19 Hendrie Lane
This is a very nice house, listed by Mandy Fry (of David Ogilvy Associates) for just $1,295,000. Hendrie Lane is that small, dead end street across from Eastern Middle School. Years ago, we’d cross the train tracks and hike up this street to get to school – an act we’d be arrested for today, I’m sure. The house has three bedrooms, expandable to four, if necessary, but I wouldn’t do that; instead, it’s a great little house for a young couple looking to get into a great area of Riverside at what, in this neck of the woods, passes for a moderate price. Nicely renovated, too.
Zillow.com – still not ready for prime time
My brother Gideon supplied me with some interesting data from Zillow , comparing their estimated value with actual selling prices. The differences indicate that, should rely on this site, you could either seriously under-price your property or be hopelessly optimistic. For instance:
Address Zillow Prediction Actual Price
185 Clapboard Ridge $5,438,000 $9,400,000
55 Perkins $10,944,000 $8,975,000
27 Valleywood $1,463,500 $1,250,000
8 Crawford $1,052,000 $825,000
50 Carriglea $5,072,000 $5,500,000
1 Hobart $4,355,000 $5,500,000
565 Stanwich $8,246,500 $6,901,000
Of all of these, the Stanwich Road property’s value might have been closest to actual value (I know, because I sold it). Fortunately for my buyers, the seller originally priced it at $11,500,000 and, after the house sat idle on the market for over two years, was finally forced to reduce it to a fire sale price just to move it, which is when we swooped in. The point is, Zillow’s computer program just can’t deal with local Greenwich pricing – yet – so don’t bug your agent with calls saying, “but Zillow says”. So far, we Realtors know better than Zillow. But if those geniuses at Google get ahold of the site, watch out. There may indeed be an as-yet undiscovered algorithm that will render folks like me useless.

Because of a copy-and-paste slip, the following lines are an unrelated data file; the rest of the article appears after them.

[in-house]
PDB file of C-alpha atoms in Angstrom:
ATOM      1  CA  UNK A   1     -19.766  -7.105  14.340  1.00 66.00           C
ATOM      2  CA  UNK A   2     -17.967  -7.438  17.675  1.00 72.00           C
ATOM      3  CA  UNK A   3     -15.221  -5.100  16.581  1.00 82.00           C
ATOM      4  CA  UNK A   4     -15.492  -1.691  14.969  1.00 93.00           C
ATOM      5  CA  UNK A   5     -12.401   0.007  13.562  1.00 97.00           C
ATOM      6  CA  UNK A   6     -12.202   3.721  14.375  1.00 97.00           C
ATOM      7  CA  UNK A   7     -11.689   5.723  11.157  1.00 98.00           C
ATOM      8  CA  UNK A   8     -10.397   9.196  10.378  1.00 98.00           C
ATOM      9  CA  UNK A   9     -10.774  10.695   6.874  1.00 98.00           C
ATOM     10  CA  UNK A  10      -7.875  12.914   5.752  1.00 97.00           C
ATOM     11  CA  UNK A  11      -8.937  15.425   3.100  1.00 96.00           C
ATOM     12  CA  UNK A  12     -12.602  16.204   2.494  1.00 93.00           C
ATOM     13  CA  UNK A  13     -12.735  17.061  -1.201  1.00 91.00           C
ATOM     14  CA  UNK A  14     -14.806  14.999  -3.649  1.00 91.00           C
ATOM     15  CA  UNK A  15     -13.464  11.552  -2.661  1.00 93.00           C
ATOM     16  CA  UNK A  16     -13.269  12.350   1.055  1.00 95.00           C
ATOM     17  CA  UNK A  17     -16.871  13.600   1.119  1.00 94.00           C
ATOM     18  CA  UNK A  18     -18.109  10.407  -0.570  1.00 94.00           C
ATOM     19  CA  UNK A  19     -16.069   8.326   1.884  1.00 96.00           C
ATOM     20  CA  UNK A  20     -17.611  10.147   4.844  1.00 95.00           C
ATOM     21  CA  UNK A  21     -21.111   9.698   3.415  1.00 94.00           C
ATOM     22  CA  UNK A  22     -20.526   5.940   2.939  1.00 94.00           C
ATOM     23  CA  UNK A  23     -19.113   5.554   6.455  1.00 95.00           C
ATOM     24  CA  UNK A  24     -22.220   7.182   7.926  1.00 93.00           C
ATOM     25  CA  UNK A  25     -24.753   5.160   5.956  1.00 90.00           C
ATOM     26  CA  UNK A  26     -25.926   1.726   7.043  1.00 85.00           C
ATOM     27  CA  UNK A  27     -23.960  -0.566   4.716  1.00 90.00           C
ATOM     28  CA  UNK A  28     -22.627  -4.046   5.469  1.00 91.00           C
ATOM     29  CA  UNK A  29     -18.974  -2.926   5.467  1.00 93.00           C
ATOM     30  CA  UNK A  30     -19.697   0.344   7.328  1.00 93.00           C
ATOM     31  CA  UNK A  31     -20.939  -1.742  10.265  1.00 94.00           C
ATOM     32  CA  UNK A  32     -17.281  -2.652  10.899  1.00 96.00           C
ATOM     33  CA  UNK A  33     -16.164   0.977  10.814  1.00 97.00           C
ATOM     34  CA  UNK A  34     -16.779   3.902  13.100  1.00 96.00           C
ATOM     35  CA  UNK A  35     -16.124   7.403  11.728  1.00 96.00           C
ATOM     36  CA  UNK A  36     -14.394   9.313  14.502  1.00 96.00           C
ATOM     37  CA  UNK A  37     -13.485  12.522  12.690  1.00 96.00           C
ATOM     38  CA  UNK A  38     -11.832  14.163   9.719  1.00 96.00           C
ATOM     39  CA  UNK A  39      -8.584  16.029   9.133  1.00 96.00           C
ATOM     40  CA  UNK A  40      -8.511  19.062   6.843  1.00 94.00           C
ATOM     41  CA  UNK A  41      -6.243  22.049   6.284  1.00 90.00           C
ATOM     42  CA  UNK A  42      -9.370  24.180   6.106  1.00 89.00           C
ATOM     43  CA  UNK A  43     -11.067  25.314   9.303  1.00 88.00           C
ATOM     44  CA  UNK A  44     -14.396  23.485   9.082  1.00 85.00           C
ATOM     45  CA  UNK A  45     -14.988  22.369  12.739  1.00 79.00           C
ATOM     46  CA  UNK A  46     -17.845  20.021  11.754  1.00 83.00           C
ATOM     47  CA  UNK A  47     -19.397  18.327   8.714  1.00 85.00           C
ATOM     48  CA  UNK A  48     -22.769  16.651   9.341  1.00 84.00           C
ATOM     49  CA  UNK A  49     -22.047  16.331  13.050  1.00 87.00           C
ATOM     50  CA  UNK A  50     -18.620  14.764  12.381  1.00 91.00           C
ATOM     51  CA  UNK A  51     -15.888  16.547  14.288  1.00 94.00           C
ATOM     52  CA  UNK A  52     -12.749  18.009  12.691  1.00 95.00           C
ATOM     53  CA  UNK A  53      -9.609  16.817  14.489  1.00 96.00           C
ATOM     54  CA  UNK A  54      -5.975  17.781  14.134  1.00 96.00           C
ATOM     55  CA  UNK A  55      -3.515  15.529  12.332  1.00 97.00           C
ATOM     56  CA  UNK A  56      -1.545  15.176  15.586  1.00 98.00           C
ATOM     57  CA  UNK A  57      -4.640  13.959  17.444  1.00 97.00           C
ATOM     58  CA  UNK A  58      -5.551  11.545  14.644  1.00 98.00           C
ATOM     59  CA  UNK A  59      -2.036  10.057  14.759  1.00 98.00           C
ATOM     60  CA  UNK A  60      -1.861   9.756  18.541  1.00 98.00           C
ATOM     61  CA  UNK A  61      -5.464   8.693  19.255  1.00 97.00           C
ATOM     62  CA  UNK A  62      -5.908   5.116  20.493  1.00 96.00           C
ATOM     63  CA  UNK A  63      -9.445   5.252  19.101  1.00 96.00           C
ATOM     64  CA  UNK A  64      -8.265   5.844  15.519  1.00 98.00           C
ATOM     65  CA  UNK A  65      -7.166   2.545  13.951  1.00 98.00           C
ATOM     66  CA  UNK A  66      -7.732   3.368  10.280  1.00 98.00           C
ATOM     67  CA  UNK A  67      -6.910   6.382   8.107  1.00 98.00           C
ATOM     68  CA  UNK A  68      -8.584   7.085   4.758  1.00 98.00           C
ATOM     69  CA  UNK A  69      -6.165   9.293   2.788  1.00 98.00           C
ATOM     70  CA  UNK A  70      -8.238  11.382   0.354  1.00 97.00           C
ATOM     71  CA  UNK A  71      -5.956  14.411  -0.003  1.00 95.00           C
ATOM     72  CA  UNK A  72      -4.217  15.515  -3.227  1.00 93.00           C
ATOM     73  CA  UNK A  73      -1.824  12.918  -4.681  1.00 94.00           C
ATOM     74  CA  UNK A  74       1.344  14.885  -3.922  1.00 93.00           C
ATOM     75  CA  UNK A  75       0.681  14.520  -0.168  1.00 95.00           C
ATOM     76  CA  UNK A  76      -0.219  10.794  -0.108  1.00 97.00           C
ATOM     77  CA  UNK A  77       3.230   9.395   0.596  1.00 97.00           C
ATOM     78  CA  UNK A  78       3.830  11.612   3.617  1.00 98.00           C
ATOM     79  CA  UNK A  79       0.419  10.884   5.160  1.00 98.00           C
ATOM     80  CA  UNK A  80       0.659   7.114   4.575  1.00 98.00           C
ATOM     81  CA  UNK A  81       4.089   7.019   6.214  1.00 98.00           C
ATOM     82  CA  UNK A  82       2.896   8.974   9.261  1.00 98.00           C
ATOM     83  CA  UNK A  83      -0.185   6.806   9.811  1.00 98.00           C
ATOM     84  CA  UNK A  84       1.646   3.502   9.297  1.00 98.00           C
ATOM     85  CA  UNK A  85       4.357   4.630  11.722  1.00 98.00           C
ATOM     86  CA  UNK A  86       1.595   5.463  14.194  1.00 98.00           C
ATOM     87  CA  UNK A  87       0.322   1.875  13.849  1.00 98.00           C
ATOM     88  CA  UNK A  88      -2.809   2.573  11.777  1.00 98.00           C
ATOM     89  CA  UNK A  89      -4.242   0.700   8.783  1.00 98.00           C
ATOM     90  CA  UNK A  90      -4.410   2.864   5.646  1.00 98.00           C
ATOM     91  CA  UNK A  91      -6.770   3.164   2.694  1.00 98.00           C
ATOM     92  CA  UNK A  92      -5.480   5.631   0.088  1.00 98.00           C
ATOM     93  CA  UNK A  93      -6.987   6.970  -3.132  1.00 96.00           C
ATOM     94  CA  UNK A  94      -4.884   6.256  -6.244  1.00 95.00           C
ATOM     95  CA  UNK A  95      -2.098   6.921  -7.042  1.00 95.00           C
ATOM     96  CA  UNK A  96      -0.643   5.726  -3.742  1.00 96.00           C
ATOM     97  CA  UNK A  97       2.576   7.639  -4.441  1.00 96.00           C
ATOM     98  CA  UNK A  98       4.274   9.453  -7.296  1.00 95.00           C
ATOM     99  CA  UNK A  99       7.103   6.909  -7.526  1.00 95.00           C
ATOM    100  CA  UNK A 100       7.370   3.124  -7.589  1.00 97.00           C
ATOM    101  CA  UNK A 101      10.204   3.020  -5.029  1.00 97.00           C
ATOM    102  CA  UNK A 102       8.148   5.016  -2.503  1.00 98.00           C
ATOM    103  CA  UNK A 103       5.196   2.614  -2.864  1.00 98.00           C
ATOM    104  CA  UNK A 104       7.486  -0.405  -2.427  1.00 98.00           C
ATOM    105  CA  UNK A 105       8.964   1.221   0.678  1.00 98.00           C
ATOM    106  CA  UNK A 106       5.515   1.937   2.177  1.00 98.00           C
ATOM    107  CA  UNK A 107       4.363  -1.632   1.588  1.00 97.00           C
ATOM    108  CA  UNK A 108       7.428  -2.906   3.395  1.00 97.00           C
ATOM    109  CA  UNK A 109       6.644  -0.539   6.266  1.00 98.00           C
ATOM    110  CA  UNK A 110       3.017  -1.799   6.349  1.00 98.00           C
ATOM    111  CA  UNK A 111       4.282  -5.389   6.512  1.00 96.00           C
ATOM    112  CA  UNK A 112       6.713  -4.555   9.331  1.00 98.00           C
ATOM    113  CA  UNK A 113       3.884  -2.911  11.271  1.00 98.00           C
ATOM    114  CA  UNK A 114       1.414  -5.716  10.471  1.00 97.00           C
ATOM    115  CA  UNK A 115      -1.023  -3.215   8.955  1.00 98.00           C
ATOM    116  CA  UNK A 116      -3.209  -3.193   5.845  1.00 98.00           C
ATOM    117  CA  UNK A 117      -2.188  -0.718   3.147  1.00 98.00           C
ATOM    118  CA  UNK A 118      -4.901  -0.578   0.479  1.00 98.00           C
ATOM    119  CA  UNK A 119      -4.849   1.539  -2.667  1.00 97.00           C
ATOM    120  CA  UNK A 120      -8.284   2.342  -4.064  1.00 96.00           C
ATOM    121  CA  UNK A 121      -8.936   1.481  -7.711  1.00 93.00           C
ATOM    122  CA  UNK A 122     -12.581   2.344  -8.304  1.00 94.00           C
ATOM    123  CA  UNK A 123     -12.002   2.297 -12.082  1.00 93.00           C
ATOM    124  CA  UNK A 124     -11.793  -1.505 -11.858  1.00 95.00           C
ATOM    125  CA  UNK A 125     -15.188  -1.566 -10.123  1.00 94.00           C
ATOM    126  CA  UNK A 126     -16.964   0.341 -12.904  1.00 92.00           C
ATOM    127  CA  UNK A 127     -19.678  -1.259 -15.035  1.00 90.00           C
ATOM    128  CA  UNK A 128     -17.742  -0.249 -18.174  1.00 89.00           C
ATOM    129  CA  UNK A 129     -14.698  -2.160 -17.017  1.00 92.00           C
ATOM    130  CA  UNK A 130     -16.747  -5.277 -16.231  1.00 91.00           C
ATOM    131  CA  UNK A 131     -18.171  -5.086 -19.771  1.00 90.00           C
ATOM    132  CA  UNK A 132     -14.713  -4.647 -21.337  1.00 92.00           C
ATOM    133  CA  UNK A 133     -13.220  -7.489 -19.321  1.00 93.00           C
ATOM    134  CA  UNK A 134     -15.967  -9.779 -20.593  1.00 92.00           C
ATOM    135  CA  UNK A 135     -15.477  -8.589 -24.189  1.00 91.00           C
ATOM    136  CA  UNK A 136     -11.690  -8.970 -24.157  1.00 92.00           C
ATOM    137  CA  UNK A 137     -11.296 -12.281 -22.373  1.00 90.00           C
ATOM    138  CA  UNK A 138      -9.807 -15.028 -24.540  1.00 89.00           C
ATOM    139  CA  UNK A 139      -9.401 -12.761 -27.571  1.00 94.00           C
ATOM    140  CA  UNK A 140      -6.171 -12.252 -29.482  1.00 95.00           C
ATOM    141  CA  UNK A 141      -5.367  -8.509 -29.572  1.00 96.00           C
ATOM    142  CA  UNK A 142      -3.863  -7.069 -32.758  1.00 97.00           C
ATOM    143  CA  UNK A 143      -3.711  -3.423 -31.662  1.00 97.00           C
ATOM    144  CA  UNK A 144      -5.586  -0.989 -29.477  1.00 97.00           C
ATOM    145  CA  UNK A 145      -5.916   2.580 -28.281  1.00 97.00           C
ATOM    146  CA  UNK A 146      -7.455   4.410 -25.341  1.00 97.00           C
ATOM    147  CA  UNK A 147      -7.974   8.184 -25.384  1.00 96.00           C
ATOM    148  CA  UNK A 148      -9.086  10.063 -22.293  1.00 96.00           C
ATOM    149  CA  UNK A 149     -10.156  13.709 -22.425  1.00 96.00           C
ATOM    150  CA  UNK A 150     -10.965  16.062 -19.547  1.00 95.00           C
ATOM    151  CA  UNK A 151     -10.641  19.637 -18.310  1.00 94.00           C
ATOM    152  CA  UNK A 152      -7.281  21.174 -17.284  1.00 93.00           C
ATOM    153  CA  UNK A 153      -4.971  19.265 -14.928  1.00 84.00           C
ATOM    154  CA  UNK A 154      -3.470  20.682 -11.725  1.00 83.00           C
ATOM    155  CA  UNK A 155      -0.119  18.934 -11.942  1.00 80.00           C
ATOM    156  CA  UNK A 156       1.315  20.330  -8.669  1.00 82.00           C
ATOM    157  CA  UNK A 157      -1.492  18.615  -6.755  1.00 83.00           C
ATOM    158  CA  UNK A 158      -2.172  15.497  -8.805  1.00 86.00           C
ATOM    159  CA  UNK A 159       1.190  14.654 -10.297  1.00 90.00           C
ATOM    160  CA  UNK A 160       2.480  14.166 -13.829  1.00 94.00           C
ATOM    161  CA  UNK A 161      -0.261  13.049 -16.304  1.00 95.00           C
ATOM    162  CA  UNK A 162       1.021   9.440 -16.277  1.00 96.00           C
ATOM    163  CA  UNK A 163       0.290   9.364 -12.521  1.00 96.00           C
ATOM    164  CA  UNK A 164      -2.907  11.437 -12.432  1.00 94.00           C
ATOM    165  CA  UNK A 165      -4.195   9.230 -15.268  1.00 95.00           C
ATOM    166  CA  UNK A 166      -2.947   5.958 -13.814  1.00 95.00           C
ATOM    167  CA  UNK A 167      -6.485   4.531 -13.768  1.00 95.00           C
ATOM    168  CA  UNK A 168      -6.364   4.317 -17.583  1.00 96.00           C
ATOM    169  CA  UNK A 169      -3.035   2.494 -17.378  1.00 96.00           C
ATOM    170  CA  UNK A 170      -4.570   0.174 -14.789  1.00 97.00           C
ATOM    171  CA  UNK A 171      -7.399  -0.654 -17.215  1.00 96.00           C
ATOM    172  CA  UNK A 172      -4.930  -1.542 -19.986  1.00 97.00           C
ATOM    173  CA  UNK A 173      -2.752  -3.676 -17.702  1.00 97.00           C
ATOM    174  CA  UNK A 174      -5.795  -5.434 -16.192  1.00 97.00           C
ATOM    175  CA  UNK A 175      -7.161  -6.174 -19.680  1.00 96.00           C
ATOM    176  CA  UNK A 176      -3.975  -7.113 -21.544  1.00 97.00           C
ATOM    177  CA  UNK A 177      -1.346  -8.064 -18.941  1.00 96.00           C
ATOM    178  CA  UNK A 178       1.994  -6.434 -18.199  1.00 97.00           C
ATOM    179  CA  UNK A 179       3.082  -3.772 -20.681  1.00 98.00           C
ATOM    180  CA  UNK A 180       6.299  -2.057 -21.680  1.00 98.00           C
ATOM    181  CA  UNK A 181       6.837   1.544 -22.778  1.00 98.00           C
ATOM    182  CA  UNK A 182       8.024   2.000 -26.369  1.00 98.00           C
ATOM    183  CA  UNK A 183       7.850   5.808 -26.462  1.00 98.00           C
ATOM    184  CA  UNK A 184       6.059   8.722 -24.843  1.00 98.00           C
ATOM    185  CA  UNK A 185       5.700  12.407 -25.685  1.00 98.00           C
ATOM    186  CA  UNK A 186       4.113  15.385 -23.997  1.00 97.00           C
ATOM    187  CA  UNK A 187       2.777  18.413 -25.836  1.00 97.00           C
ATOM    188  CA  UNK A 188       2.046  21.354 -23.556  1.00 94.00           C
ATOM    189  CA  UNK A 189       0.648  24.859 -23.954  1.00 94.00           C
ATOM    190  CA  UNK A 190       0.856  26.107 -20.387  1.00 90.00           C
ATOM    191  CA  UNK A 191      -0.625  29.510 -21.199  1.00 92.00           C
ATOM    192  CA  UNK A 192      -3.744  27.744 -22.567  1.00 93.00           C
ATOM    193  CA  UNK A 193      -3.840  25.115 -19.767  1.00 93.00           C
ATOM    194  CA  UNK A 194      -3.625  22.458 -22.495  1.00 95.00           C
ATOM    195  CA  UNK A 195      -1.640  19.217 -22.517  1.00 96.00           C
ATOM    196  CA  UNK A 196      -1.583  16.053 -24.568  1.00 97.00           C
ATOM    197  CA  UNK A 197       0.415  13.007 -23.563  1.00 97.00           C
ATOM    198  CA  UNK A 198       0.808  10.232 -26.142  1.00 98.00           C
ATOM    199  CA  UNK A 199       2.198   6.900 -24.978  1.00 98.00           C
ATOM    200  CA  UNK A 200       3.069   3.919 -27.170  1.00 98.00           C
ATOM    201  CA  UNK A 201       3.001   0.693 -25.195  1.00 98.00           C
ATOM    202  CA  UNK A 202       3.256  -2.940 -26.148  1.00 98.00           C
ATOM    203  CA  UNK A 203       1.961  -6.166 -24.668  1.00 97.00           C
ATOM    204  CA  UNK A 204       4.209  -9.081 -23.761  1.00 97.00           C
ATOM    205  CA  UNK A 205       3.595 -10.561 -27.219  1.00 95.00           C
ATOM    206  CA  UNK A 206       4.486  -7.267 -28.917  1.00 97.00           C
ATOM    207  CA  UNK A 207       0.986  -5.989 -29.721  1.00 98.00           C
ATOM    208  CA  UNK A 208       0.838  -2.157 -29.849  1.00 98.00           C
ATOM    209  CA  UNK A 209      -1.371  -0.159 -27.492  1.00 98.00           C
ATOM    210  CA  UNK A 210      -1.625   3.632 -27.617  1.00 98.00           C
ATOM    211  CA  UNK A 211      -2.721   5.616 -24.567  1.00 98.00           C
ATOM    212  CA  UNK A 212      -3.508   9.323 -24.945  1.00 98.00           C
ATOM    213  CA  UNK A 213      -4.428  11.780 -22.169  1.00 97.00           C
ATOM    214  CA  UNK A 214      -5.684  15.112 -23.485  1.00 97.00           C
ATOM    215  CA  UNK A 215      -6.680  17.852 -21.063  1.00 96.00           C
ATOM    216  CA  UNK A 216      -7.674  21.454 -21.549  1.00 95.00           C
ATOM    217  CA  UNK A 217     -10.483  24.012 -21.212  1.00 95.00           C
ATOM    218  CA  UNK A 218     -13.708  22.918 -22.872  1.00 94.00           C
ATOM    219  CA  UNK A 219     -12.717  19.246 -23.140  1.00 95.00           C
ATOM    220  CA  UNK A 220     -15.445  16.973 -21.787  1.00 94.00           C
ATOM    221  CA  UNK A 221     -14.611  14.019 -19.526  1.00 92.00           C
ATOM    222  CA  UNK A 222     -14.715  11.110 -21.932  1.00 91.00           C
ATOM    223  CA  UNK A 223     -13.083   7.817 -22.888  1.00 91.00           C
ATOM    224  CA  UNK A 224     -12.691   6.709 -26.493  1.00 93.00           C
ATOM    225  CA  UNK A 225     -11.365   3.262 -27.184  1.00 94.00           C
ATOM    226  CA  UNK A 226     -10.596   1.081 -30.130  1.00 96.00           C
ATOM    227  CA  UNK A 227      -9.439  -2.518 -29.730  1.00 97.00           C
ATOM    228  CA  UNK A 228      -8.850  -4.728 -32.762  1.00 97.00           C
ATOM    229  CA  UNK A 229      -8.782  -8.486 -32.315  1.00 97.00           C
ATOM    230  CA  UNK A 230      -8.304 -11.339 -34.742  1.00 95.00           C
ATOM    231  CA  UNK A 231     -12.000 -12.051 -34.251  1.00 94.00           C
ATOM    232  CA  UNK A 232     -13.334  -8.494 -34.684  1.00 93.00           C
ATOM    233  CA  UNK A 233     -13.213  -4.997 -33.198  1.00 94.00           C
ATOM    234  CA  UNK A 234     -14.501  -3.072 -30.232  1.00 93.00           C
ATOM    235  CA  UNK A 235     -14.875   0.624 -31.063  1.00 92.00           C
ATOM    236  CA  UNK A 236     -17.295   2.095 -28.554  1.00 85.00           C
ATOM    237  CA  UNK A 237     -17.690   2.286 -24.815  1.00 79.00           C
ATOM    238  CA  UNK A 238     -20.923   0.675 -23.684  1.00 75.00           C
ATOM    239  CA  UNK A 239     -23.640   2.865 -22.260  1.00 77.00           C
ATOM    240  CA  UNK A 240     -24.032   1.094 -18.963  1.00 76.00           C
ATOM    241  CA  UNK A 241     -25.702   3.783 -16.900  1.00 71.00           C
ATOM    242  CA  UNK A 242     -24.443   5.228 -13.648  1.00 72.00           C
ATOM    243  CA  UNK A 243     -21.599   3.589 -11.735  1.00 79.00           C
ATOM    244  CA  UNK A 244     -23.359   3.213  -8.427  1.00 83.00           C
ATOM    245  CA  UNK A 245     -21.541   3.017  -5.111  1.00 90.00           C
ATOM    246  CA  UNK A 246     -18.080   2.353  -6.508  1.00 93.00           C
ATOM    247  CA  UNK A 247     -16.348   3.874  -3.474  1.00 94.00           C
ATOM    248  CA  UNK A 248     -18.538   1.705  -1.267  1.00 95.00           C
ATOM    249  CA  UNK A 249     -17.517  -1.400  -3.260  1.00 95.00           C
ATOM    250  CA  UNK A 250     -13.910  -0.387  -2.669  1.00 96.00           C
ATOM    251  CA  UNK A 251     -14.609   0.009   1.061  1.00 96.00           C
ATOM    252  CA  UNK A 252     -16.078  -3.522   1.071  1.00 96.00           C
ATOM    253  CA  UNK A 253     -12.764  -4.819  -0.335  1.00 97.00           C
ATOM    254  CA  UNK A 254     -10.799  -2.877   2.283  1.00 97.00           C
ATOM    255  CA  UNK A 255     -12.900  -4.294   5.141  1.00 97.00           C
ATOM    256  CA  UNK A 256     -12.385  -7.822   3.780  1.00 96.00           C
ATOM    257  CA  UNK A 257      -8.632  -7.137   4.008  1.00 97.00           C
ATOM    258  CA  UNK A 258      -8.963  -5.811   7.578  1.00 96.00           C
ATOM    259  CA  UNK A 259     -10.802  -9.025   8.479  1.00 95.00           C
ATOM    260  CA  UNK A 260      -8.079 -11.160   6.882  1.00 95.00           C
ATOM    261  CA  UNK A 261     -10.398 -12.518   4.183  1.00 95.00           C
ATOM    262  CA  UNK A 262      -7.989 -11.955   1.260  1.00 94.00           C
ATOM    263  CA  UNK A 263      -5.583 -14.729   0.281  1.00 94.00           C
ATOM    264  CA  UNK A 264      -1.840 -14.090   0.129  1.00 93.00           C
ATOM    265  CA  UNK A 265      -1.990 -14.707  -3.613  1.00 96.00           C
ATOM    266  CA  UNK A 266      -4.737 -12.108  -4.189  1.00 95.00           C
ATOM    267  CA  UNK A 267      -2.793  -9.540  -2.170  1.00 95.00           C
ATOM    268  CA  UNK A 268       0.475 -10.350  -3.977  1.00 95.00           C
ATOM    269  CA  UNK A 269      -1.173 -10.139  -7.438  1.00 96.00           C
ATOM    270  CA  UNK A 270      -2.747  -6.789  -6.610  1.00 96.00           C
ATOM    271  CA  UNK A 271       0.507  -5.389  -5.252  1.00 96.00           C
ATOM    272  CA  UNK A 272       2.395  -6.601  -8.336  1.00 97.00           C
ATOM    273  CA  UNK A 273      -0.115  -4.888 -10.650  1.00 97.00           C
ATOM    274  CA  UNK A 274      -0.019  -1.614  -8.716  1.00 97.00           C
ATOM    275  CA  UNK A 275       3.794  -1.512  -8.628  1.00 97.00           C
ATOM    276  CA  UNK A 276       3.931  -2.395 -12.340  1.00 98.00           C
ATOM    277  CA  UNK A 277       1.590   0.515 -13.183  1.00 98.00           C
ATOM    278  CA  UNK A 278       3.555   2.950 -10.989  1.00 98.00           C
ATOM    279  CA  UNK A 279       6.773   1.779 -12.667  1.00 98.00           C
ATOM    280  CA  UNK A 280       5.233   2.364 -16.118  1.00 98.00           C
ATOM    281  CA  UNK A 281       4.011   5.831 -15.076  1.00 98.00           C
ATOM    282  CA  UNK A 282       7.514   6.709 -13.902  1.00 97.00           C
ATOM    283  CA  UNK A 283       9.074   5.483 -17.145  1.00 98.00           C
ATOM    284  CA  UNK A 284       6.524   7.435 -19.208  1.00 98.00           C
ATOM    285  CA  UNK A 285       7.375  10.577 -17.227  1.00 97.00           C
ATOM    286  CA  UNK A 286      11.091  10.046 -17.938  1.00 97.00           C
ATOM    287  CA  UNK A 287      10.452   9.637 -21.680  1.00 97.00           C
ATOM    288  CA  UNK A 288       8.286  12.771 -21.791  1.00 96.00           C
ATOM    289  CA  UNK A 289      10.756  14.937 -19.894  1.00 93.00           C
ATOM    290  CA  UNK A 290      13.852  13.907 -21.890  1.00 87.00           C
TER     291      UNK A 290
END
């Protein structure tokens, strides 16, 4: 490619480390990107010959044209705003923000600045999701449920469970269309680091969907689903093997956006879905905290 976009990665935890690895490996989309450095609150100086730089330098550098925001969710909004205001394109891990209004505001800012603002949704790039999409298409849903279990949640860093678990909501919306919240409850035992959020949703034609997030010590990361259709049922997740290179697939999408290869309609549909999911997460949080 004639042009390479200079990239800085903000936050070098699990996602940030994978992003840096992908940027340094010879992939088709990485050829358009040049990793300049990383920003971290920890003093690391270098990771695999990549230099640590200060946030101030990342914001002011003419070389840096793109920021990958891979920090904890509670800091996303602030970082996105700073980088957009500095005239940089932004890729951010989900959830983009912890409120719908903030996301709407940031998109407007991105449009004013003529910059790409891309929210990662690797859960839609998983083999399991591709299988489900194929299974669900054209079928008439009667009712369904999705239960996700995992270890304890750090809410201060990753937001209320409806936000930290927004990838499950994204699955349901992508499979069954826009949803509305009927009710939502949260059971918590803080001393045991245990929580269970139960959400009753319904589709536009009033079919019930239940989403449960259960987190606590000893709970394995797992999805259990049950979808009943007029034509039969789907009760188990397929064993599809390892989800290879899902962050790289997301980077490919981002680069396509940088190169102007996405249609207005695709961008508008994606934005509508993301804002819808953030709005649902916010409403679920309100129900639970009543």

When the Queen of Mean died last fall, I guessed that her 40-acre estate might fetch $60,000,0000. David Ogilvy has now placed it on the market for $125,000,000. I would never try to out-guess Mr. Ogilvy on these matters, but I did pick the Giants 21-17 over the Patriots last week. Not quite right, but closer than the experts. Am I on a roll? We’ll see in a year or two, I suppose.
There are any number of excellent tree service companies working in town but we’ve used Hawthorne Brothers, out of Bedford Hills, for a long time and always received excellent service. Their front man, the fellow who meets with you and prescribes needed work, is Brian Johnson, a burly, bearded graduate of UVM’s Forestry School who spent years working with the U.S. Forestry Service in, I think Alaska. This man knows his trees, and is a pleasure to work with. Logging, ecology, books, philosophy, you name the topic, he’s informed on it. And he cares about trees. Hawthorne isn’t cheap – no tree company down here is – but, under Brian’s guidance, you’ll get the service you need with no unnecessary or harmful cutting added. (203) 531-1831, to reach them.
Are we losing our collective minds?
On primary day last week, the schools closed to protect young students from their parents. In years past, the kids would hold PTA bake sales and witness citizens in action, participating in Democracy. No longer, despite, to the best of my knowledge, not a single untoward incident in the past 100 years. We’ve ratcheted up our fear index so far these days that even simple acts like a local election are undoable. For the record, the only dangerous fellow I saw when voting at Riverside School was WW II hero (and grandfather) Chuck Standard, who gave up being dangerous in 1945.
Just in time for Valentine’s Day
At the suggestion of one of my readers, I thought I’d close with something nice to say about someone: in this case, “Lisa” from Porecelli’s Old Greenwich Food Mart, who scurries around the village at this time of year painting small red hearts on showroom windows, just to add a bit of festive color. Nice gesture so thanks, Lisa. Have a great day.